Conducted, to a cottage on the verge
Of his own fields, in which his swine-herd dwells;
There also the illustrious Hero's son
Arrived soon after, in his sable bark
From sandy Pylus borne; they, plotting both
A dreadful death for all the suitors, sought
Our glorious city, but Ulysses last,
And first Telemachus. The father came
Conducted by his swine-herd, and attired
In tatters foul; a mendicant he seem'd,
Time-worn, and halted on a staff. So clad,
And ent'ring on the sudden, he escaped
All knowledge even of our eldest there,
And we reviled and smote him; he although
Beneath his own roof smitten and reproach'd,
With patience suffer'd it awhile, but roused
By inspiration of Jove Ægis-arm'd
At length, in concert with his son convey'd
To his own chamber his resplendent arms,
There lodg'd them safe, and barr'd the massy doors
Then, in his subtlety he bade the Queen
A contest institute with bow and rings
Between the hapless suitors, whence ensued
Slaughter to all. No suitor there had pow'r
To overcome the stubborn bow that mock'd
All our attempts; and when the weapon huge
At length was offer'd to Ulysses' hands,
With clamour'd menaces we bade the swain
Withhold it from him, plead he as he might;
Telemachus alone with loud command,
Bade give it him, and the illustrious Chief
Receiving in his hand the bow, with ease
Bent it, and sped a shaft through all the rings.
Then, springing to the portal steps, he pour'd
The arrows forth, peer'd terrible around,
Pierced King Antinoüs, and, aiming sure
His deadly darts, pierced others after him,
Till in one common carnage heap'd we lay.
Some God, as plain appear'd, vouchsafed them aid,
Such ardour urged them, and with such dispatch
They slew us on all sides; hideous were heard
The groans of dying men fell'd to the earth
With head-strokes rude, and the floor swam with blood.
Such, royal Agamemnon! was the fate
By which we perish'd, all whose bodies lie
Unburied still, and in Ulysses' house,
For tidings none have yet our friends alarm'd
And kindred, who might cleanse from sable gore
Our clotted wounds, and mourn us on the bier,
Which are the rightful privilege of the dead.
Him answer'd, then, the shade of Atreus' son.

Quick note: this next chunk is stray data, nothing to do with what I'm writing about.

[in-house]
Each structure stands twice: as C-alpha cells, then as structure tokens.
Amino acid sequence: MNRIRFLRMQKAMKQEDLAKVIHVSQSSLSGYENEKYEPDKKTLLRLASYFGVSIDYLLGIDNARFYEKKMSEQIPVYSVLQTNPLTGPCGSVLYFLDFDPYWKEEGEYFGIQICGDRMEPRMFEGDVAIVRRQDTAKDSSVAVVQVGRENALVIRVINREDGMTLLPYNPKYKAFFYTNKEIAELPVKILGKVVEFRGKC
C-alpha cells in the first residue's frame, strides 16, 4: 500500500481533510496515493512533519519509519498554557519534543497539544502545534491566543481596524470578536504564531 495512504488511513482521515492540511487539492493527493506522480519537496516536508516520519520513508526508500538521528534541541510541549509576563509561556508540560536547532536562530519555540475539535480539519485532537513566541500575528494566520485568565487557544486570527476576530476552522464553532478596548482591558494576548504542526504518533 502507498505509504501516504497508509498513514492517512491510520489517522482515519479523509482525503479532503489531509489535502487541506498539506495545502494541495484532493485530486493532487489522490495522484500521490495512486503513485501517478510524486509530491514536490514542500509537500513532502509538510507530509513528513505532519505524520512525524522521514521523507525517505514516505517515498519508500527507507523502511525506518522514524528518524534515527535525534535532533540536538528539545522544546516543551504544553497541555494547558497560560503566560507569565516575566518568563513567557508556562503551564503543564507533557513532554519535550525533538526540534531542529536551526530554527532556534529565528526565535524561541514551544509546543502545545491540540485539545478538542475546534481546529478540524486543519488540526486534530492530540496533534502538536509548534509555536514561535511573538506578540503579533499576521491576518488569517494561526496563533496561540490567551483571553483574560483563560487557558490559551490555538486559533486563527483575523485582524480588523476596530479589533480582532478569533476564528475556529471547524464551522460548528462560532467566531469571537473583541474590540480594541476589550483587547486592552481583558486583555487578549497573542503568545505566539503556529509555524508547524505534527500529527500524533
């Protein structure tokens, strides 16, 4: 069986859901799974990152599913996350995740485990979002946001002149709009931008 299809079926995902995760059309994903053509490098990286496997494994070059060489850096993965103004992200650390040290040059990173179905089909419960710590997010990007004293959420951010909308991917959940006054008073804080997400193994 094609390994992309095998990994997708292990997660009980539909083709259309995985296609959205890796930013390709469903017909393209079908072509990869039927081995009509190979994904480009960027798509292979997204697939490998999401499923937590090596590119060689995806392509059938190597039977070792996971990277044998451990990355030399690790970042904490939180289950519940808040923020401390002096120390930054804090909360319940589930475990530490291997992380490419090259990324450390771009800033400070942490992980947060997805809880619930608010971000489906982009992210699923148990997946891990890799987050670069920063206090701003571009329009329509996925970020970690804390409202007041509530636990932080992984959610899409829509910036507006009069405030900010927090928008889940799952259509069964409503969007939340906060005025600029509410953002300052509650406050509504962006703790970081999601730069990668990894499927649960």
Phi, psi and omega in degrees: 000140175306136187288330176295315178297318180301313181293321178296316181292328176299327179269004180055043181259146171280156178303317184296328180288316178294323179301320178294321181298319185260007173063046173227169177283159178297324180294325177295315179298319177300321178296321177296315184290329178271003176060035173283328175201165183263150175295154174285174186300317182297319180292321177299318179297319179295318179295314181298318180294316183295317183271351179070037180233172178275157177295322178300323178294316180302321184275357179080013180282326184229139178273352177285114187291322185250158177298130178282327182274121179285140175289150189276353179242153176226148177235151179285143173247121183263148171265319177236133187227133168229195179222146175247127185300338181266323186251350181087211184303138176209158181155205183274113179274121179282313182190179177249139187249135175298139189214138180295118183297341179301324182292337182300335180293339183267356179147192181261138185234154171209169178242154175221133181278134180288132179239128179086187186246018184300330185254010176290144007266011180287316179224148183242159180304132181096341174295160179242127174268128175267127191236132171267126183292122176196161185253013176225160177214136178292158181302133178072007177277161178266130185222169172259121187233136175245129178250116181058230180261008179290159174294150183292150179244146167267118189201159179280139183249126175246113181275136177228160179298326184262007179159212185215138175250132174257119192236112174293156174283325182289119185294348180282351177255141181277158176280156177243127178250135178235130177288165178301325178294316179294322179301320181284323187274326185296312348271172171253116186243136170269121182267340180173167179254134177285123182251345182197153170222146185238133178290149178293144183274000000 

Oh happy offspring of Laertes! shrewd
Ulysses! matchless valour thou hast shewn
Recov'ring thus thy wife; nor less appears
The virtue of Icarius' daughter wise,
The chaste Penelope, so faithful found
To her Ulysses, husband of her youth.
His glory, by superior merit earn'd,
Shall never die, and the immortal Gods
Shall make Penelope a theme of song
Delightful in the ears of all mankind.
Not such was Clytemnestra, daughter vile
Of Tyndarus; she shed her husband's blood,
And shall be chronicled in song a wife
Of hateful memory, by whose offence
Even the virtuous of her sex are shamed.
Thus they, beneath the vaulted roof obscure
Of Pluto's house, conferring mutual stood.
Meantime, descending from the city-gates,
Ulysses, by his son and by his swains
Follow'd, arrived at the delightful farm
Which old Laertes had with strenuous toil
Himself long since acquired. There stood his house
Encompass'd by a bow'r in which the hinds
Who served and pleased him, ate, and sat, and slept.
An ancient woman, a Sicilian, dwelt
There also, who in that sequester'd spot
Attended diligent her aged Lord.
Then thus Ulysses to his followers spake.
Haste now, and, ent'ring, slay ye of the swine
The best for our regale; myself, the while,
Will prove my father, if his eye hath still
Discernment of me, or if absence long
Have worn the knowledge of me from his mind.
He said, and gave into his servants' care
His arms; they swift proceeded to the house,
And to the fruitful grove himself as swift
To prove his father. Down he went at once
Into the spacious garden-plot, but found
Nor Dolius there, nor any of his sons
Or servants; they were occupied elsewhere,
And, with the ancient hind himself, employ'd